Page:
Jonny Brownlee is a legend of triathlon. A three-time Olympic medalist with European, Commonwealth and World Championship titles to his name.

But, for many, the abiding image of the 31-year-old is being unceremoniously dumped by his brother, Alistair, over the Cancun World Series finish line in a desperate bid to win the 2016 world title.

Jonny needed victory in Mexico. Despite Alistair’s best efforts, Jonny finished second, leaving him four points behind overall winner Mario Mola. Heat exhaustion had sent Jonny zig-zagging down the Mexican finishing chute. Determination proved no match for Jonny’s rise in core temperature.

Brownlee readily admits racing in the heat is a weakness of his so he prepared for the hotter climes of the 2020 Tokyo Olympics by creating a heat chamber at his Leeds home – more precisely, in his conservatory.

"It’s four electric heaters, a treadmill and a stationary bike," Jonny told The Times’ journalist Sam Munnery back in 2019.

Regular chamber stints made Jonny’s body more 'heatproof', catalyzing a series of physiological adaptations conducive to racing hard in the heat - including increased blood-plasma volume, lower core temperature, increased sweat rate, and many more.

Desert image. Image Credit: Andrew Deslauriers via Unsplash (Copyright free)

But, according to Stephen Cheung, professor of Environmental Ergonomics at Brock University, Canada, Jonny and his acclimatizing brethren were also mentally adapting their brains to performing in the heat.

"Many studies focus on the physical aspect of training and racing in the heat, less so how it affects the central nervous system and the psychology," Cheung explains. "That’s an oversight because if we know what’s happening in our minds, we can make interventions to improve."

Cheung, who was sporting a broken foot after a climbing accident when we met him at the Science & Cycling Conference – an annual meet of scientists, exercise physiologists and World Tour support staff – cited several areas that triathletes, cyclists and runners can focus on when mentally adapting to the heat. But before prescription, let’s understand the role the mind plays in hemorrhaging power when it’s hot...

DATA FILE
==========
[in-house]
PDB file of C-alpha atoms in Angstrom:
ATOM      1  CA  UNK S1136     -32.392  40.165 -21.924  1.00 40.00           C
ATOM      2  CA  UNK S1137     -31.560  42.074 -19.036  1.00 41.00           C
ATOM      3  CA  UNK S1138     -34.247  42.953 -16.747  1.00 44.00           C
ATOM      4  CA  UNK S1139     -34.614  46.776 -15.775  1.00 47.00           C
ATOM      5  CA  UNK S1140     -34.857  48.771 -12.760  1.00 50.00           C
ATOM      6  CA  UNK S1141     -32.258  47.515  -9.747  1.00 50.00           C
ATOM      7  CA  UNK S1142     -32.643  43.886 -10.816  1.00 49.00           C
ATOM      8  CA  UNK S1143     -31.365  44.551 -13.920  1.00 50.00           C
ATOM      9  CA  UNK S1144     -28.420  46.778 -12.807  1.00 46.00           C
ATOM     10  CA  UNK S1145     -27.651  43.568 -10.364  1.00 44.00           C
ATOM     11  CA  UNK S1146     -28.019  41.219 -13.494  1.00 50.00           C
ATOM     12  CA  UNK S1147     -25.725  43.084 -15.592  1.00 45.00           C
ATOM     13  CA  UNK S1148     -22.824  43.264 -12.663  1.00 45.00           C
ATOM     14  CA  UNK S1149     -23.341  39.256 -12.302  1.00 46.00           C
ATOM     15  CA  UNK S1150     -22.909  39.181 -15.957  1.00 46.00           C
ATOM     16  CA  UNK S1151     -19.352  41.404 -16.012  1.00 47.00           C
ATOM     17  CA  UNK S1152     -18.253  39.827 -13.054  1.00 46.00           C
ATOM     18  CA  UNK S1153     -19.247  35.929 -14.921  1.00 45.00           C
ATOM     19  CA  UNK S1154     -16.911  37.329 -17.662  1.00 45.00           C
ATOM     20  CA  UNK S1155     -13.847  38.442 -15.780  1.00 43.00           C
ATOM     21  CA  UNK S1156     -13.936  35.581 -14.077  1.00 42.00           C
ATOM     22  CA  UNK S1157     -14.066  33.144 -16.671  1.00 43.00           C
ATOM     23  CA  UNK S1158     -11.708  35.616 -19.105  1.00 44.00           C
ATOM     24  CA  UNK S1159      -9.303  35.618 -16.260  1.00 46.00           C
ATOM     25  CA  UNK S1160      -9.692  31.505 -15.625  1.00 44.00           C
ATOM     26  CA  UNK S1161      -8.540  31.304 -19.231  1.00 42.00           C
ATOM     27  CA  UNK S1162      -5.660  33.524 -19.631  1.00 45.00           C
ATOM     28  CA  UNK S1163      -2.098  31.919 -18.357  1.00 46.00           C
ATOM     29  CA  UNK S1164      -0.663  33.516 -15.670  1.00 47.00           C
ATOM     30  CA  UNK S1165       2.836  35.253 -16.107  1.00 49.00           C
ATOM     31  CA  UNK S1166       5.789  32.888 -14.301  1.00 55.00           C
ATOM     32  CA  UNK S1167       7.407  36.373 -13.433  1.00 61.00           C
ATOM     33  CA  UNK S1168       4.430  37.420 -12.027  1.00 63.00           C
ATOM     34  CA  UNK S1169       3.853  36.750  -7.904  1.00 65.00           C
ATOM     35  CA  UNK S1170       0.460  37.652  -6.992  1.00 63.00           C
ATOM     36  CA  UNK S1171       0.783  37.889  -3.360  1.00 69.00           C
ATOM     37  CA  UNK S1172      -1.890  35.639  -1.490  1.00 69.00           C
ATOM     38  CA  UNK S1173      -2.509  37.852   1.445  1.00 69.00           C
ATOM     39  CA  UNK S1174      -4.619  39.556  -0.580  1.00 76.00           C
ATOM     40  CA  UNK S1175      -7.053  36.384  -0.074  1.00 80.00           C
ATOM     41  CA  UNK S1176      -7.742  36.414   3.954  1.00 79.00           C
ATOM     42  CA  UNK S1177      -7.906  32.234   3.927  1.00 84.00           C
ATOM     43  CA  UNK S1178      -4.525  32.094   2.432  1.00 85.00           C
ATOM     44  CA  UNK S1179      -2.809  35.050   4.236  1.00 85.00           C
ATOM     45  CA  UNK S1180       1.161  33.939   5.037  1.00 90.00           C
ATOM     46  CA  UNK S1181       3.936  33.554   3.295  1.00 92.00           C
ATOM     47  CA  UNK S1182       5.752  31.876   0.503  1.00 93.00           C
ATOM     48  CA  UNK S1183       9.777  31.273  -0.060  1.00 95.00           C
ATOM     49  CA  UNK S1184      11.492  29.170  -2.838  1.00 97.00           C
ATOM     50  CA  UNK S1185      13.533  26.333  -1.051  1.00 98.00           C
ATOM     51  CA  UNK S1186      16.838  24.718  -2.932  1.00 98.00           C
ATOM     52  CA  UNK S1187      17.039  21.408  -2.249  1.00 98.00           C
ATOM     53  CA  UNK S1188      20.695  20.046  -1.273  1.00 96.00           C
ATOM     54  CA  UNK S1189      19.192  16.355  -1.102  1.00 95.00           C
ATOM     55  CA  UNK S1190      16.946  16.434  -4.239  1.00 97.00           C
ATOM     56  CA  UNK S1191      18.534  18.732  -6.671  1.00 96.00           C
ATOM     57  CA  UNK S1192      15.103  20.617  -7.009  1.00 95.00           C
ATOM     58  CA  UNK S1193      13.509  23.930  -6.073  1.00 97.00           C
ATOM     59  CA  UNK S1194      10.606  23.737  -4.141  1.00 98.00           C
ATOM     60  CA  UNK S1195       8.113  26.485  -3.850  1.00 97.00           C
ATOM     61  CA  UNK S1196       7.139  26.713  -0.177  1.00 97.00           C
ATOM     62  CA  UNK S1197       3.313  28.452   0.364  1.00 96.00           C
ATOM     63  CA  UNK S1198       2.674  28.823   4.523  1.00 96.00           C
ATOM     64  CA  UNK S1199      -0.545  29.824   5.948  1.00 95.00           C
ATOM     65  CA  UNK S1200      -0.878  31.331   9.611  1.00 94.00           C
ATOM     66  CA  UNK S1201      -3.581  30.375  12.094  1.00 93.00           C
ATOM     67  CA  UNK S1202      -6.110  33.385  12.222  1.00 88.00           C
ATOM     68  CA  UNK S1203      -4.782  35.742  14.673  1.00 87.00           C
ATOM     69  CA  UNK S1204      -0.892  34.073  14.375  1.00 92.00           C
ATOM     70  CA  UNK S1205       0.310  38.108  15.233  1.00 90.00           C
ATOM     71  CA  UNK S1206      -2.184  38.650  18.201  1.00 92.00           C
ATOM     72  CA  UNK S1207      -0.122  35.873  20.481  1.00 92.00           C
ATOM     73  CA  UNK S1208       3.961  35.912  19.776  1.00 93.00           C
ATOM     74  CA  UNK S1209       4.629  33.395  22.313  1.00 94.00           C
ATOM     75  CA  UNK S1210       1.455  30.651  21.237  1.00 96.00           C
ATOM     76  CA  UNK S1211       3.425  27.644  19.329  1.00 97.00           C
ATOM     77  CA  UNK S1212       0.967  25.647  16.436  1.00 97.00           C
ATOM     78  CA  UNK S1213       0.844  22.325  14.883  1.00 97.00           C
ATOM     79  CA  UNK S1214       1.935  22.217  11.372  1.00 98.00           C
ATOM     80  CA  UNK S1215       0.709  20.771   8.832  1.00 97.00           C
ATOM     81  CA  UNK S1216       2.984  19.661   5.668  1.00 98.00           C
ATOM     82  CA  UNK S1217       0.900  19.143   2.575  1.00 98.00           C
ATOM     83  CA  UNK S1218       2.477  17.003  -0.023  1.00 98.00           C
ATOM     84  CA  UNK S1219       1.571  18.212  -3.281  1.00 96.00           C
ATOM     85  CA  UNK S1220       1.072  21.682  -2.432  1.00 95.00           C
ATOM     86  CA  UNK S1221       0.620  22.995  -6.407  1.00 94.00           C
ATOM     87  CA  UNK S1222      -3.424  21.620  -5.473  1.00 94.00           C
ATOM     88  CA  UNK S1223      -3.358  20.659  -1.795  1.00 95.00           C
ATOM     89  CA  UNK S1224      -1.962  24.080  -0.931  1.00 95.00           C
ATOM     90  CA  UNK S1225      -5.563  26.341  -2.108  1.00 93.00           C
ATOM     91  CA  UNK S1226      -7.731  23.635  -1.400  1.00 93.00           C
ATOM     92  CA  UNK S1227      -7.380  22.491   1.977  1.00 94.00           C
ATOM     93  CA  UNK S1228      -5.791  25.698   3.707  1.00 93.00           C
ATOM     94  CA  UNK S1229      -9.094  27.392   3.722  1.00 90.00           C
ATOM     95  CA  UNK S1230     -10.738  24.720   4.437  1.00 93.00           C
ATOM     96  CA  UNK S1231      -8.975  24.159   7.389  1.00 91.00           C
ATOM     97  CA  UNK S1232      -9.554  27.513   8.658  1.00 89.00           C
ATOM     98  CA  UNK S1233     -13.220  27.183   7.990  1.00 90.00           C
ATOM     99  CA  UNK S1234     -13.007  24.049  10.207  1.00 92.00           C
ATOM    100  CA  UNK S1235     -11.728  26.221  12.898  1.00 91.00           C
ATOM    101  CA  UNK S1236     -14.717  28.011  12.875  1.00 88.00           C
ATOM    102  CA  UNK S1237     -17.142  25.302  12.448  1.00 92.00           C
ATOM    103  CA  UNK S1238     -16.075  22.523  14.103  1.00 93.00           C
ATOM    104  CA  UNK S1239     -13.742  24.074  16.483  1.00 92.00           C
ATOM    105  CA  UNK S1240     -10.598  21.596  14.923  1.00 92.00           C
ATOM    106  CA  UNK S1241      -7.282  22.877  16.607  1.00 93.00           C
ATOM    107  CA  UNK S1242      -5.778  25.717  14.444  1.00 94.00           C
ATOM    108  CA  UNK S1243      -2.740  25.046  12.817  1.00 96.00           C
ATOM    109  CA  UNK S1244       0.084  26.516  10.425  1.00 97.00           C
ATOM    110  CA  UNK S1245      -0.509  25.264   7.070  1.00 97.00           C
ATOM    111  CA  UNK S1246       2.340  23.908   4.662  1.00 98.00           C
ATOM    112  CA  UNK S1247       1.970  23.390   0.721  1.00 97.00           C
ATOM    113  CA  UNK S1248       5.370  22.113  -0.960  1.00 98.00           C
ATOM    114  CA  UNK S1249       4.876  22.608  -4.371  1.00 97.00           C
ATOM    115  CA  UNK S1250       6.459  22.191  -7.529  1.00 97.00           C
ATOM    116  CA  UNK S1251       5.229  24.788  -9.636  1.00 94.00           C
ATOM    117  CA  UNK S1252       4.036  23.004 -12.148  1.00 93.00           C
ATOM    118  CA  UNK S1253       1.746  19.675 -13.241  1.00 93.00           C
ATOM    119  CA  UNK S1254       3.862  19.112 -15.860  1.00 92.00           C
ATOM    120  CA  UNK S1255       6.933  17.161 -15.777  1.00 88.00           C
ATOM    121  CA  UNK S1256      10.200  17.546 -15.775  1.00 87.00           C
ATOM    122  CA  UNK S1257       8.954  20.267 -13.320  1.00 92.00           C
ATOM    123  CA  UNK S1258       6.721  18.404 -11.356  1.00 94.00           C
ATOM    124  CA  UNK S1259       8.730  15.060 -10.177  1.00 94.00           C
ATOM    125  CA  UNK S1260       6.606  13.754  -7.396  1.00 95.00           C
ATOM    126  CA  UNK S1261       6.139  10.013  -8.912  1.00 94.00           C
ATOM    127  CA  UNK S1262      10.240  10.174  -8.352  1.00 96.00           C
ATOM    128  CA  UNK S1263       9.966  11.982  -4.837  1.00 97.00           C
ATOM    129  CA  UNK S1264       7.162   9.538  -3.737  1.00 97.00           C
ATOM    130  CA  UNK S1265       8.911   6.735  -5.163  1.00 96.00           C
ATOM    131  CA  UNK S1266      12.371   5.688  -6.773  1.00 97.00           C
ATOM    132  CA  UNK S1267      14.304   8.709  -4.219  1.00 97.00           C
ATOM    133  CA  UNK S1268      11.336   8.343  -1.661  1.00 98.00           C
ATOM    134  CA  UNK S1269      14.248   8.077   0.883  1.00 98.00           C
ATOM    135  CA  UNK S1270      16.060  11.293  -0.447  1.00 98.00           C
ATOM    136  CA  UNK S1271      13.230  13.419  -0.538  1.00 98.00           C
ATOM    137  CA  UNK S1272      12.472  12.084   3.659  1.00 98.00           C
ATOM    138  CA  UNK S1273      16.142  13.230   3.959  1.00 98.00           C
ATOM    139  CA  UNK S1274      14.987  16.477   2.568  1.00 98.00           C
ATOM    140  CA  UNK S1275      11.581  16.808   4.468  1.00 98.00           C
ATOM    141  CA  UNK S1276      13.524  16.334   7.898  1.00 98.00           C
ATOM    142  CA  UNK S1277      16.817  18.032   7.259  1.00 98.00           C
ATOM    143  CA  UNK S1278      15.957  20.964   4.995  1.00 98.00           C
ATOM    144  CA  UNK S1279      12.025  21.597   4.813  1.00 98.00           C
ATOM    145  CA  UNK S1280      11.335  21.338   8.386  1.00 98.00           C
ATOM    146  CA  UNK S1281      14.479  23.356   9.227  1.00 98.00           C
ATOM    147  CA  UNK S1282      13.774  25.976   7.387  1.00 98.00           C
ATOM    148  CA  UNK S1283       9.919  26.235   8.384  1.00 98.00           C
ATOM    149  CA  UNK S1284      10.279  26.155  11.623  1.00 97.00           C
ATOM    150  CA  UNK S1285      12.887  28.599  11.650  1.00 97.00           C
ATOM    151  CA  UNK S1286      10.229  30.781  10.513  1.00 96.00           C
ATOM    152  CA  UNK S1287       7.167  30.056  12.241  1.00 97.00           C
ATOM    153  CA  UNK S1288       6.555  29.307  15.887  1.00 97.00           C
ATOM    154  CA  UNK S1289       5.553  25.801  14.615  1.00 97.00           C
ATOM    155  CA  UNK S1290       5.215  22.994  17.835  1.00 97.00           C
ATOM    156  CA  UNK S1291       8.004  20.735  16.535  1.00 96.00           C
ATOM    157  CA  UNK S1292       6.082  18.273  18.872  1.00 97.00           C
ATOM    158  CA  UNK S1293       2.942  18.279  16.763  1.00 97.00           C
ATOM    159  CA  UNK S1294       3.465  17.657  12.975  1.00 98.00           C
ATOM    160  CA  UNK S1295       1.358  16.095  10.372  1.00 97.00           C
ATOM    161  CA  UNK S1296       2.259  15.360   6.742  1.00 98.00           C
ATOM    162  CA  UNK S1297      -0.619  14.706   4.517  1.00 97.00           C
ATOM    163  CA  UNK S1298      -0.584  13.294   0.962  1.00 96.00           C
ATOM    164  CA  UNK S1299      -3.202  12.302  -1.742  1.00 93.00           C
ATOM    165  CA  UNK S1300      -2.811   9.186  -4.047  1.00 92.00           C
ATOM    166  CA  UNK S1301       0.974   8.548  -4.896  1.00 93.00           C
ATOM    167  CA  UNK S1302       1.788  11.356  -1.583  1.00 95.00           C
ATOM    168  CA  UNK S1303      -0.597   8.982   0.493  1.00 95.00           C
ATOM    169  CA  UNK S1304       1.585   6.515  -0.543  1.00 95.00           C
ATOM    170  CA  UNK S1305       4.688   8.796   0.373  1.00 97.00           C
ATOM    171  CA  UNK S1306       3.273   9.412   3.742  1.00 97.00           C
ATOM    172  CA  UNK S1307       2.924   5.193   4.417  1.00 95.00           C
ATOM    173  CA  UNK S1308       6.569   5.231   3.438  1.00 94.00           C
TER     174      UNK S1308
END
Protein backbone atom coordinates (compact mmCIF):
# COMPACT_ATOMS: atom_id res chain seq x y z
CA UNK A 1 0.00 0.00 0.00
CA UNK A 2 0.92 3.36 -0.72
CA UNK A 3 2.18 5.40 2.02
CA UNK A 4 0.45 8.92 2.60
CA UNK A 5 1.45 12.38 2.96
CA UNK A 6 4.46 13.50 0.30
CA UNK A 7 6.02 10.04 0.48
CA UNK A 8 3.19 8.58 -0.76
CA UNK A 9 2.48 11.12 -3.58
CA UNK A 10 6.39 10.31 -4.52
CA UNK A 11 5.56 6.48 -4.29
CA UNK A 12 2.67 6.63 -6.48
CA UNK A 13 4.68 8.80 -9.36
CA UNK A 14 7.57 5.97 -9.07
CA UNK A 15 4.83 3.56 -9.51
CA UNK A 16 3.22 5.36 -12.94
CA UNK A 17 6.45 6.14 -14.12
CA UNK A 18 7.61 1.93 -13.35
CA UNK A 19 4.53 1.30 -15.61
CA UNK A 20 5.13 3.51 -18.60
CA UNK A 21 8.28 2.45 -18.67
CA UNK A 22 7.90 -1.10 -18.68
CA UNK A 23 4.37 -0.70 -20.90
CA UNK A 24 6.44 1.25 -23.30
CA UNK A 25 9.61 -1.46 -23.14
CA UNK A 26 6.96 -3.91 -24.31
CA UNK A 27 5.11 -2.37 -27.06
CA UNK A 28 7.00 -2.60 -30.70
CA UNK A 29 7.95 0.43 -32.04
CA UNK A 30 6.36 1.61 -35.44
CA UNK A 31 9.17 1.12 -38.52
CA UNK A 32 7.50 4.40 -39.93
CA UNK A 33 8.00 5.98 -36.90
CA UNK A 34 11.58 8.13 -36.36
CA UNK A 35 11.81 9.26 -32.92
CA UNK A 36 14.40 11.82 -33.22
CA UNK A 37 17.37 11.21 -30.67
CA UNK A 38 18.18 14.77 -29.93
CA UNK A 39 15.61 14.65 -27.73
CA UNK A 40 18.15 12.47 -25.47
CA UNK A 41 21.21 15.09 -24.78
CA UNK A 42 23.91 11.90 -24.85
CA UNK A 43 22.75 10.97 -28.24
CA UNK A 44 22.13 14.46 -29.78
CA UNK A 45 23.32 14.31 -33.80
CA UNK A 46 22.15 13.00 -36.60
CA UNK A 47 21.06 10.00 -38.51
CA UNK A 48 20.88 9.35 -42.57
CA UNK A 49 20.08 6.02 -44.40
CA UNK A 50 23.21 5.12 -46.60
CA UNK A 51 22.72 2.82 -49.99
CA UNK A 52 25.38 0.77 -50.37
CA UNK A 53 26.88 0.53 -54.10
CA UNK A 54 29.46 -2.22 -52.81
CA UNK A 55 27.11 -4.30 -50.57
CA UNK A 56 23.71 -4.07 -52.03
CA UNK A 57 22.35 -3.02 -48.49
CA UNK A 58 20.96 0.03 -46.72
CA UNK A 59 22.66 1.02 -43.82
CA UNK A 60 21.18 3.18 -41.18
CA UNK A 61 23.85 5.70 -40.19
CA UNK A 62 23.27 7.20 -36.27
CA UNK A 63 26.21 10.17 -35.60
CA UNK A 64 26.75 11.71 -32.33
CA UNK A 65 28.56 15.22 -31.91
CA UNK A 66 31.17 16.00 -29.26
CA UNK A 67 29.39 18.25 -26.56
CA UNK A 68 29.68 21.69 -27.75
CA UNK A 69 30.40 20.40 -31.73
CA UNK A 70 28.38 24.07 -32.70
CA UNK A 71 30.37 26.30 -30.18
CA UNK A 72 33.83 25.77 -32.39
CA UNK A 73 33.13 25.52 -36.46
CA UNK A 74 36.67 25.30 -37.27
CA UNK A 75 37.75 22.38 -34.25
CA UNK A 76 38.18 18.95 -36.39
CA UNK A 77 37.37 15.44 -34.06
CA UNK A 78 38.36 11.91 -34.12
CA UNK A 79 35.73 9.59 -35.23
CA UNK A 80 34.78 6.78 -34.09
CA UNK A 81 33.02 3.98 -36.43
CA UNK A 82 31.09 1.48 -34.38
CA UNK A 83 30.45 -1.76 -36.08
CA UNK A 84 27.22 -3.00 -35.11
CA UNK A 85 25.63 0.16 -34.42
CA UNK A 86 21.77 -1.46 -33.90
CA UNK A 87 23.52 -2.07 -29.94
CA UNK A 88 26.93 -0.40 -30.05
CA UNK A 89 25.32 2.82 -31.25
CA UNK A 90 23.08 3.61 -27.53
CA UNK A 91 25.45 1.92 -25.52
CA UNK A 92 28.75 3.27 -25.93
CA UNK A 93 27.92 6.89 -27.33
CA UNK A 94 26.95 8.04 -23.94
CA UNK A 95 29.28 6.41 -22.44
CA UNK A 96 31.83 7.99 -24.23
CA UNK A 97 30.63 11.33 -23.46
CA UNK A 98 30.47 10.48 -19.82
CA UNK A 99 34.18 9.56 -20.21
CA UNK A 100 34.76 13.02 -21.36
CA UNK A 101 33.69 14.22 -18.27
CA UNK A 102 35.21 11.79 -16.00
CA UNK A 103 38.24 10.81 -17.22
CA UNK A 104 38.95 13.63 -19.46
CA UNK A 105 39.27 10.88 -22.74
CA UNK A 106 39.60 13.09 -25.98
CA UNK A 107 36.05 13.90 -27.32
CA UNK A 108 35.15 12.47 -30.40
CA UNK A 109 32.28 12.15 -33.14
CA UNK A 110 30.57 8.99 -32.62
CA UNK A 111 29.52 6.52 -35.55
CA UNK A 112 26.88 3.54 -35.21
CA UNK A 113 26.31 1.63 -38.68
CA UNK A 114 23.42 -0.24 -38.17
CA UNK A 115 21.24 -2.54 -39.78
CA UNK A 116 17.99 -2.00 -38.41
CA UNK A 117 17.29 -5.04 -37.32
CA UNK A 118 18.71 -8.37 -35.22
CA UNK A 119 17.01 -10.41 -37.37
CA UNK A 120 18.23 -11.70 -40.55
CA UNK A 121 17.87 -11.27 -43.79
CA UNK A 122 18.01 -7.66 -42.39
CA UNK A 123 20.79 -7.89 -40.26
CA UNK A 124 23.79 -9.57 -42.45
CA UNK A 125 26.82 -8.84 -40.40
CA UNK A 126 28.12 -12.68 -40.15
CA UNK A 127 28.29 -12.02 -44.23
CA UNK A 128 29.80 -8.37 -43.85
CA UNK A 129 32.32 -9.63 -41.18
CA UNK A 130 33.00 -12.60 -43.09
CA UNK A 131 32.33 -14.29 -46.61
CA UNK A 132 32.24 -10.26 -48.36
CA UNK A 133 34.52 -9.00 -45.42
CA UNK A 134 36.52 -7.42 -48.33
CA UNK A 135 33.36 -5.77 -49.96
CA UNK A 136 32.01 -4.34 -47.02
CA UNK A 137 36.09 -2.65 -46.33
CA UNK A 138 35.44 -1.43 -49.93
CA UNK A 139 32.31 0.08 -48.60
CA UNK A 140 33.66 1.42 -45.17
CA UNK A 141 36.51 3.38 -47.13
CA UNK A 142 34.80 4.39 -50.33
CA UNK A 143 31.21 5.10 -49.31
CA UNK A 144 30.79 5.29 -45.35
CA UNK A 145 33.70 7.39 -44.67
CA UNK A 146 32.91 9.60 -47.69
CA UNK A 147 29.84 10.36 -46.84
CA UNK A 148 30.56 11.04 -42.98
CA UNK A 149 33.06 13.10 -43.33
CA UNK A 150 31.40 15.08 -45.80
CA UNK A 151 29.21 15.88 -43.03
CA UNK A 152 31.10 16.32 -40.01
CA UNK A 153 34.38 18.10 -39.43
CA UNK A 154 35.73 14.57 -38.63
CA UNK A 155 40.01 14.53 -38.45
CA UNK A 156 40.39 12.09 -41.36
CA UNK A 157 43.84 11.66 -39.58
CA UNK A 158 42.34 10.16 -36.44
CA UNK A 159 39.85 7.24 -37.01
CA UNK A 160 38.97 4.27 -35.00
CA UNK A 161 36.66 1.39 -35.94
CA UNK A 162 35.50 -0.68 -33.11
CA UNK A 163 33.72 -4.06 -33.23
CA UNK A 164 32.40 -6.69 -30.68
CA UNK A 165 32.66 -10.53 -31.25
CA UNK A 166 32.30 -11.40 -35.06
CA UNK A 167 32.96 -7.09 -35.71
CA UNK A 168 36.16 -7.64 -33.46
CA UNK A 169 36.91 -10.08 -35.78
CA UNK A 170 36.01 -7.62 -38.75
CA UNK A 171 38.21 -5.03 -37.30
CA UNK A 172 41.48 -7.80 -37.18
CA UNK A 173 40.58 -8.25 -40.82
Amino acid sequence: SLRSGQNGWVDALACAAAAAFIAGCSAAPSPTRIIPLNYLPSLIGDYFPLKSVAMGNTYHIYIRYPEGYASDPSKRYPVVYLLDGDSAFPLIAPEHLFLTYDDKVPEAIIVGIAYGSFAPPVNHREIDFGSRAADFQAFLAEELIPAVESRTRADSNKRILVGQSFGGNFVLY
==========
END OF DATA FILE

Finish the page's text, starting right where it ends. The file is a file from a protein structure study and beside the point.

Dampen the alpha wave

"Lars Nybo is key to our knowledge base," says Cheung, Nybo’s Professor of Integrative Physiology at the University of Copenhagen.

During his PhD, Nybo had subjects undertake a 60-minute time-trial in normal environmental conditions. They repeated the time-trial in temperatures above 35°C (95°F).

"Not surprisingly, their power output dropped in the heat," adds Cheung.

But what role did the mind play?

Nybo took a multitude of measurements, including brainwaves via an EEG (electroencephalogram) to understand the notion of arousal. To do this, he examined alpha and beta waves and discovered that the alpha-beta ratio increased. This means the brain is less responsive and aroused when hot.

Explanation required. When executing a task, brain activities observed through electric waves resulted in different frequency bands. The main ones are alpha, beta, theta and delta.

Studies show that alpha and beta waves are related to alertness and cognitive capacity. They also show that if the ratio of alpha to beta waves rises, physical output is reduced.

"Interestingly, our study group also looked at the effects of high temperature on muscle recruitment," adds Cheung. "We asked whether we can recruit as many muscles in the heat compared to normal climes? The subjects took a pill [to measure core temperature] and we heated them up to a very uncomfortable 39.5°C (103.1°F). We discovered that the brain was less able to recruit muscles in that heat."

Image Credit: Joshua Sortino via StockSnap (Copyright free)

Cheung also showed how RPE (Rate of Perceived Exertion) rose during the heat, which was derived from a higher brain temperature and reduced brain activity, resulting in greater rates of fatigue and reduced times to exhaustion.